On Friday night there were 49 active cases, with one person in hospital. A total of 38 people linked to the cluster are now in government-managed quarantine.

Following a cabinet meeting on Friday, the Prime Minister announced the 1.5 million residents of Auckland – the country’s largest city – were being asked to shoulder a “heavy load” once more in the fight against the virus.

For 12 more days, residents of Auckland must stay home unless they are going to work, accessing essential services or exercising. Hospitality and retail businesses can only trade online and provide takeaway meals. Recreational travel outside the city is forbidden.

Stage-two restrictions allow the rest of the country to go shopping, meet with family and friends in groups of up to 100 but social distancing must be maintained.

These restrictions will be reviewed on August 21.

“In keeping with our precautionary approach and New Zealand’s philosophy of going hard and going early, today cabinet has agreed to maintain the current settings for a further 12 days, bringing us to a full two weeks in total,” Ardern said.

“We have always taken a precautionary approach because if you make a wrong move, with COVID, we can see very easily the long term impact of that particularly in terms of how long, as a consequence of the wrong move, you can spend with restrictions. Australia has demonstrated that to us, we are looking at the experience of others in making our decisions.”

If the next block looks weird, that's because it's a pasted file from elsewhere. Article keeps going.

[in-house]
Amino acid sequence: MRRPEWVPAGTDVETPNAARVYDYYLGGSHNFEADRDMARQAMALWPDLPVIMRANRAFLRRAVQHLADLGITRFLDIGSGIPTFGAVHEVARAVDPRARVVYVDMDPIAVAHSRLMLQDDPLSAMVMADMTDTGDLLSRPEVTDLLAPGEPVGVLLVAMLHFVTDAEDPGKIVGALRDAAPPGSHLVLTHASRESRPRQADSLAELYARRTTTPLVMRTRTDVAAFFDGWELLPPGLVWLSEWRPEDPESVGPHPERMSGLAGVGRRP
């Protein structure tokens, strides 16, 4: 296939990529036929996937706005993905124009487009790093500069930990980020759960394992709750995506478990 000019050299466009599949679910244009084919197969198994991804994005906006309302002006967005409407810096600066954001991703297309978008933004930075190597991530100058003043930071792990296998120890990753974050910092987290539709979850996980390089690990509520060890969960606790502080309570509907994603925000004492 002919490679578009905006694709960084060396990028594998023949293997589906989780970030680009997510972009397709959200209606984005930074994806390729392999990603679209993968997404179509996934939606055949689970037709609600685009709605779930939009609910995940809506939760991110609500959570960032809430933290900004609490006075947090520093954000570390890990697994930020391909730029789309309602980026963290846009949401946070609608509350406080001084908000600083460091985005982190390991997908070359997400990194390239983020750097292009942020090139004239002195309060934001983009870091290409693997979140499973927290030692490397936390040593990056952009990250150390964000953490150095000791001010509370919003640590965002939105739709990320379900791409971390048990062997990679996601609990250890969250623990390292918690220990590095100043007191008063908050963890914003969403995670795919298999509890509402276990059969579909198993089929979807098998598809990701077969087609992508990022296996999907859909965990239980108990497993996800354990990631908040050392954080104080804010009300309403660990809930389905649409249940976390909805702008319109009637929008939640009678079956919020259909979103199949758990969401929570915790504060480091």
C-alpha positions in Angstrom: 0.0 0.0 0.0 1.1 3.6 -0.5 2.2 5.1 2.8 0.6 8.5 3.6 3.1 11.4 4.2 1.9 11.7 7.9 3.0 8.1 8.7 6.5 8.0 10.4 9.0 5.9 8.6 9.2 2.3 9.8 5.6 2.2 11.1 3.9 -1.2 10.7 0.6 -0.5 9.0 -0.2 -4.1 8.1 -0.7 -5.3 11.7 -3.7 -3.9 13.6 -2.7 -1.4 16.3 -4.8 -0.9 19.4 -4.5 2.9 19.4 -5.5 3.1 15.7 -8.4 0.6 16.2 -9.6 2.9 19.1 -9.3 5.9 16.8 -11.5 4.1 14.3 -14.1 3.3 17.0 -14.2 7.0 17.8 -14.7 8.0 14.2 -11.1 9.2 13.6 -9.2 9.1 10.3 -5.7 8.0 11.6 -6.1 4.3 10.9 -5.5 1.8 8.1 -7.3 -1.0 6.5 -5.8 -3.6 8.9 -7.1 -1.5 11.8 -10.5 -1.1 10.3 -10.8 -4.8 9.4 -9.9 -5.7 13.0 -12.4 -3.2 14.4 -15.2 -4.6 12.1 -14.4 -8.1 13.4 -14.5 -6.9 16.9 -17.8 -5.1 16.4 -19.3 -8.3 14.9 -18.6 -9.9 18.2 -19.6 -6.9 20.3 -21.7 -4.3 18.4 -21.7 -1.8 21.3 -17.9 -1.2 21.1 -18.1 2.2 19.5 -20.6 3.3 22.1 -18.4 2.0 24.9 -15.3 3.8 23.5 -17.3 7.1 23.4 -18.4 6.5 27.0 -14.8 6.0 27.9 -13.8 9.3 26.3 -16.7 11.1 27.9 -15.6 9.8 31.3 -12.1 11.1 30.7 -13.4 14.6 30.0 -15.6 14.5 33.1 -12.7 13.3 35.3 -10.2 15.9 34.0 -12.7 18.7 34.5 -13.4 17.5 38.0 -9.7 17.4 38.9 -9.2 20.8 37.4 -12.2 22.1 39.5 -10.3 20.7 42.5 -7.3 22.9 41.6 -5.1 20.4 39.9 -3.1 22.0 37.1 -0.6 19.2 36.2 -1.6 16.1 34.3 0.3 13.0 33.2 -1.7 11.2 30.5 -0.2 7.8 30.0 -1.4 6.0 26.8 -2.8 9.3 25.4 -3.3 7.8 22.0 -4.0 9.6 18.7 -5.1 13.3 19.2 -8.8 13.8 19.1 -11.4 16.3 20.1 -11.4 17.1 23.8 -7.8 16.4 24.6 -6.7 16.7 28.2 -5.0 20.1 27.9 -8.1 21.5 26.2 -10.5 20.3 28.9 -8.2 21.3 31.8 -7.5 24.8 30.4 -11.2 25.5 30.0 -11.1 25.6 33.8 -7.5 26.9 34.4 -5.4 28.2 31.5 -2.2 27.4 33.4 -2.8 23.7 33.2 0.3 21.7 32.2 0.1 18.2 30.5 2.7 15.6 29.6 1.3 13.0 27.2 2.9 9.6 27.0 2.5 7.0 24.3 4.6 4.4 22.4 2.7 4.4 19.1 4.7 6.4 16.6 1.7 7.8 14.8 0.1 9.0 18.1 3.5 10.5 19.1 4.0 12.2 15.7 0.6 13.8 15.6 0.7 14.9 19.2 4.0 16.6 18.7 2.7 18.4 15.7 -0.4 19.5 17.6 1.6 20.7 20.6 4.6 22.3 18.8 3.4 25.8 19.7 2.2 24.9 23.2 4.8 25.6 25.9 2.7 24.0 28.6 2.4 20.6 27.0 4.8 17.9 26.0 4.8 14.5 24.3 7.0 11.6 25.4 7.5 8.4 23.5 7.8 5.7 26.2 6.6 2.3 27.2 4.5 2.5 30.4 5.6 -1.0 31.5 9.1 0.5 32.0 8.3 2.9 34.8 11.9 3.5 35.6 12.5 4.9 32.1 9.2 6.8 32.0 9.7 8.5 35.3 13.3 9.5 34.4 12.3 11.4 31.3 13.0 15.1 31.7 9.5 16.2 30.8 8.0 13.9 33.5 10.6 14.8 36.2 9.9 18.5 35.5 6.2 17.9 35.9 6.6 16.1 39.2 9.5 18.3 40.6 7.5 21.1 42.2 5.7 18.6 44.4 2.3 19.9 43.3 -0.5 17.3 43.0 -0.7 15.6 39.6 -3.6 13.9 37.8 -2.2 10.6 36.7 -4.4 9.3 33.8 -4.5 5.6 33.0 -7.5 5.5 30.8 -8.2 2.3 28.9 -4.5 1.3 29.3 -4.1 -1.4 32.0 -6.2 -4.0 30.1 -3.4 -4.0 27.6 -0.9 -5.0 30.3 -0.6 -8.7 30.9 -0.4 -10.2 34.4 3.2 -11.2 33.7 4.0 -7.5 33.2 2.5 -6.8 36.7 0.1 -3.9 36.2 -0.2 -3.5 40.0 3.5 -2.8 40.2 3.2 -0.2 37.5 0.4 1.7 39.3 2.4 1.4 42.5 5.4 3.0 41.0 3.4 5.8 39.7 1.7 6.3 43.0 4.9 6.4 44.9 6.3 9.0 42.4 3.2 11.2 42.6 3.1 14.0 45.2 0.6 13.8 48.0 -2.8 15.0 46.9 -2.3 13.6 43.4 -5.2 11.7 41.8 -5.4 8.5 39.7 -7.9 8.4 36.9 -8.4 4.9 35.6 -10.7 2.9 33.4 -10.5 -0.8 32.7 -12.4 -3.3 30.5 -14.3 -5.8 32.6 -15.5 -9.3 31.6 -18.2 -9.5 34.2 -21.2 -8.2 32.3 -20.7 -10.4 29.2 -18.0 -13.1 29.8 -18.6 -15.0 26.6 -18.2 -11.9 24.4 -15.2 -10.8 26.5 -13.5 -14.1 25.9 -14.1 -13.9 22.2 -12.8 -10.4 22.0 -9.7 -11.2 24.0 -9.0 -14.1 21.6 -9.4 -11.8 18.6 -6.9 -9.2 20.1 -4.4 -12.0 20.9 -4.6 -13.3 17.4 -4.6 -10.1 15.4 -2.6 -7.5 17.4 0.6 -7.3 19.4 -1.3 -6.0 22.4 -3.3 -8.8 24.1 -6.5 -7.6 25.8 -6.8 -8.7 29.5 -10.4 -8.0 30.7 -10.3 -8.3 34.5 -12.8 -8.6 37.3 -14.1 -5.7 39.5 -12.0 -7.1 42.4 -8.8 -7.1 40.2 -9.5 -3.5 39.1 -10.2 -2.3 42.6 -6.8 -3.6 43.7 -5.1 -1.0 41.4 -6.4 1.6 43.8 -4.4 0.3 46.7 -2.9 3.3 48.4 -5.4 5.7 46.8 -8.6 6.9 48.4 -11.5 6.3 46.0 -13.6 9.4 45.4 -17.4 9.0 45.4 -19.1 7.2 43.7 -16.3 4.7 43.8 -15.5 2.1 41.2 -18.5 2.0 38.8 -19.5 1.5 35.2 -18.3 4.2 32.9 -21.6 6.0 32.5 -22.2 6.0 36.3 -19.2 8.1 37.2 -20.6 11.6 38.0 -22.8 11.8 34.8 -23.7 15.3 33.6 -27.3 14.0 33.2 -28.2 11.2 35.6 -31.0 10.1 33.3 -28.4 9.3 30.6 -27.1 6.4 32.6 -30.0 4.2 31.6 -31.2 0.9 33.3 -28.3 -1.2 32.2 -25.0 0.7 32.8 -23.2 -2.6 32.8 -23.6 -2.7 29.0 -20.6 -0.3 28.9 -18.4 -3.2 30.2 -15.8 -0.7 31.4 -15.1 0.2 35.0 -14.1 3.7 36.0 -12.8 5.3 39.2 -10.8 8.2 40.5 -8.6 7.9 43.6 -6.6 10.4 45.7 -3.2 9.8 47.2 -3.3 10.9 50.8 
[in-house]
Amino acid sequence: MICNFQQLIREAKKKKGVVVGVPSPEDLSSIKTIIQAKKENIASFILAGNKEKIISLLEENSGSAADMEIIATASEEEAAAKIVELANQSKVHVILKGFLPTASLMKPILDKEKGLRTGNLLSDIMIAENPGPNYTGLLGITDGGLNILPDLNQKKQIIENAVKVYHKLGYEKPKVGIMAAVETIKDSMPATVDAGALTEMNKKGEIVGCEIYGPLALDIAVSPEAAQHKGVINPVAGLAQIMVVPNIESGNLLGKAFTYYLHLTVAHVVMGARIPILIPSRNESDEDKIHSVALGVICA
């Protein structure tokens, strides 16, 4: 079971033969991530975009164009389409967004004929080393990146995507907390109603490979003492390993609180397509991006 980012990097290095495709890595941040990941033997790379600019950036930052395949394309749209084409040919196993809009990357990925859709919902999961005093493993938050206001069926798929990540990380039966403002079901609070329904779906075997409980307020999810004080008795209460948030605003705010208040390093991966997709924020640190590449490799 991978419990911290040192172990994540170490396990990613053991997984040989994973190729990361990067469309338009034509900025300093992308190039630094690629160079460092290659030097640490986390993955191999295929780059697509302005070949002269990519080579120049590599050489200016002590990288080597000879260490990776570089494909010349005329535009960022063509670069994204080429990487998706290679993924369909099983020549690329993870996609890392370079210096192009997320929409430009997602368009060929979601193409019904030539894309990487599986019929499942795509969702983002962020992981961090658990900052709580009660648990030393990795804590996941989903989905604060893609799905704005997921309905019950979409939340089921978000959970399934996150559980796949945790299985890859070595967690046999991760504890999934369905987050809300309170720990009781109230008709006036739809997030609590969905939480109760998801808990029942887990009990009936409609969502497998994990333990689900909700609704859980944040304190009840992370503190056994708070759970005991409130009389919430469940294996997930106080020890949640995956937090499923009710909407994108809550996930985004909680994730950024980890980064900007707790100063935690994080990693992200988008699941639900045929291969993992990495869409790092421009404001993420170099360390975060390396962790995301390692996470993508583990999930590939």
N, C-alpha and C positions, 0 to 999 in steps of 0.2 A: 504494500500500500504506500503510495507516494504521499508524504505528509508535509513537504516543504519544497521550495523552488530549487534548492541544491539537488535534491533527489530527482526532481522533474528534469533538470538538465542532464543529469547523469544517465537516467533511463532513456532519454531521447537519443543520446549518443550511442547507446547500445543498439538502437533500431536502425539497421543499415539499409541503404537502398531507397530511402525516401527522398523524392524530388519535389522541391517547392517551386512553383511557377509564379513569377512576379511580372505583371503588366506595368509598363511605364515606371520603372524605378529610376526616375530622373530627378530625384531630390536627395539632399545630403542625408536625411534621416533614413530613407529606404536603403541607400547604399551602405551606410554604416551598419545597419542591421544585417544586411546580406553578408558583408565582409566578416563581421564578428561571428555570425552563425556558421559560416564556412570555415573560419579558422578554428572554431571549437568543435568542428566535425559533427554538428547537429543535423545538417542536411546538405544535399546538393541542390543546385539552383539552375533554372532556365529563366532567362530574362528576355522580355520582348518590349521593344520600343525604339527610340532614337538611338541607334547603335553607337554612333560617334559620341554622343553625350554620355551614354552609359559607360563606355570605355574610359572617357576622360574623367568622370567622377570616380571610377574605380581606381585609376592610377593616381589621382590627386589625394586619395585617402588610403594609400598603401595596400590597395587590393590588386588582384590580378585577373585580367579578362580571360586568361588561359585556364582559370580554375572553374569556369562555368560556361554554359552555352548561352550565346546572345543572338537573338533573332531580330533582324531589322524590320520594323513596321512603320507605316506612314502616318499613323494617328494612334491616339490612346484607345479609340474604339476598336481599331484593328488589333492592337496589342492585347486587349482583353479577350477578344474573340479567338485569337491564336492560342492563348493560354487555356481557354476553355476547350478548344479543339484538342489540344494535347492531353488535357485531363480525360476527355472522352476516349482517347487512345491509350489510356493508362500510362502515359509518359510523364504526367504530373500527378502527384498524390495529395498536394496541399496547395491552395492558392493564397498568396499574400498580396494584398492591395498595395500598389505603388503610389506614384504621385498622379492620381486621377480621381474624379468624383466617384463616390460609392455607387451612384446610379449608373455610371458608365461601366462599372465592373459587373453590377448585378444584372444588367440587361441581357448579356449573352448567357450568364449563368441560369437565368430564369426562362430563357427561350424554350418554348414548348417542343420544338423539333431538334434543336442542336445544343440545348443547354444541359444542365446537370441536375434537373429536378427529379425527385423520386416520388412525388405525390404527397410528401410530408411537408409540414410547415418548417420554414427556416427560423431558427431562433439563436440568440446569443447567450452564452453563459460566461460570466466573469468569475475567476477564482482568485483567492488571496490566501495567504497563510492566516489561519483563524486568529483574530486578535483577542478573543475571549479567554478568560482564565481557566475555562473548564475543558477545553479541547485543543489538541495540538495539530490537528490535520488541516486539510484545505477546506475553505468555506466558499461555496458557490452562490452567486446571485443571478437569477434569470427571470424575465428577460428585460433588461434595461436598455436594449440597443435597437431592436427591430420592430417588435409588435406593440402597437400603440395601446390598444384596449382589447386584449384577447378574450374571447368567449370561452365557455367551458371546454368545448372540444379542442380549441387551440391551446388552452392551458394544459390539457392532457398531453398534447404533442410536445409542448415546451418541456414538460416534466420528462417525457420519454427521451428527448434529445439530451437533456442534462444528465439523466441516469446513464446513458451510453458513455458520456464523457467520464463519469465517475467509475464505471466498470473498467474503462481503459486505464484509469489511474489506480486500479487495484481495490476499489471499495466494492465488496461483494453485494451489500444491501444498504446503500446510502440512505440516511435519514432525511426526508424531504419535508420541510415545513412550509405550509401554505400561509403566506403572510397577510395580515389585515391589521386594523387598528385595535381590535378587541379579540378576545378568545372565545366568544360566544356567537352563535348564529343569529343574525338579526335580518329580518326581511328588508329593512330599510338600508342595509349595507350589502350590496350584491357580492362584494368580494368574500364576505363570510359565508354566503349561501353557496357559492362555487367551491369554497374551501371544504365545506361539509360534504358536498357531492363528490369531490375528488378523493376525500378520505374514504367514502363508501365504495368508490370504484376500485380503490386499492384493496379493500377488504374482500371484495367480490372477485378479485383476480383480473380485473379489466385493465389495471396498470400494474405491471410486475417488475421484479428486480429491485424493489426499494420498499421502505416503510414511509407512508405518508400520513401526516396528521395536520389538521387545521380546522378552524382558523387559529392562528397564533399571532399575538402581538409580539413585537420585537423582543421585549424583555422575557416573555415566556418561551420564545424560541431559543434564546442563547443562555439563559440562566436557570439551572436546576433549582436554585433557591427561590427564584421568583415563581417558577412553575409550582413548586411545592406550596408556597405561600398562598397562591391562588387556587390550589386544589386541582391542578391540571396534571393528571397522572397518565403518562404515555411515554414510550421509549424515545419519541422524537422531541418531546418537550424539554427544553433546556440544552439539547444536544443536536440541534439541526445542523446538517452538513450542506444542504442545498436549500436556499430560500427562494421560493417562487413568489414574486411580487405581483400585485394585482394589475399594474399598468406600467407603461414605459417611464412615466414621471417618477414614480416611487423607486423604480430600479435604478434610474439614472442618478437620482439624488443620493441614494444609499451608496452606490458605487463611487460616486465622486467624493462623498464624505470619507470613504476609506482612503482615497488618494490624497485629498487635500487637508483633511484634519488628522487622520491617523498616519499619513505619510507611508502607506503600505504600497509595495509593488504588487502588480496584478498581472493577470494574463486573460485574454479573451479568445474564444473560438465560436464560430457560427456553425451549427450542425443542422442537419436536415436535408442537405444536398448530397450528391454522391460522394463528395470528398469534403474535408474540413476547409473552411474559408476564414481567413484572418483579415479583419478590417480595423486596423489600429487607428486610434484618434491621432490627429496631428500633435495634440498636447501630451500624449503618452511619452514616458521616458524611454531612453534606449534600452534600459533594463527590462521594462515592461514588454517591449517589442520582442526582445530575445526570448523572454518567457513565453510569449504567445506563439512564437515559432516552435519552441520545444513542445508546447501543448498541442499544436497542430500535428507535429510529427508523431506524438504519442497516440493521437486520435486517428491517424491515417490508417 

Jacinda Ardern at her Labour Party election campaign launch on August 8, before the country’s latest COVID-19 outbreak.Credit:Getty Images

Asked specifically if Melbourne’s experience had shaped cabinet’s decision to lock down once more – the country now has 29 cases linked to one cluster in Auckland and one more probable case also likely linked to that cluster – Ardern said the government had taken an evidence-based approach.

“You would expect us to look overseas at what other experiences have demonstrated,” she said. “The likes of Hong Kong or the likes of Australia, where they have taken a little bit more time and existed with a more open environment, while they have determined a perimeter of an outbreak – our view is it is better to assess that with restrictions in place, so ultimately you can get back to freedom faster.”


Earlier on Friday, Director-General of Health Ashley Bloomfield said the strain of the virus was similar to a UK strain that has been in the country since March, but it would also have potentially been coming in with people who have recently returned and tested positive.

“I think there is very good evidence to suggest it hasn’t been lurking in the community, I think the nature of this outbreak shows how once you identify that first case, you find quite a lot quite quickly.”

James Massola is south-east Asia correspondent based in Jakarta. He was previously chief political correspondent, based in Canberra. He has been a Walkley and Quills finalist on three occasions, won a Kennedy Award for outstanding foreign correspondent and is the author of The Great Cave Rescue.

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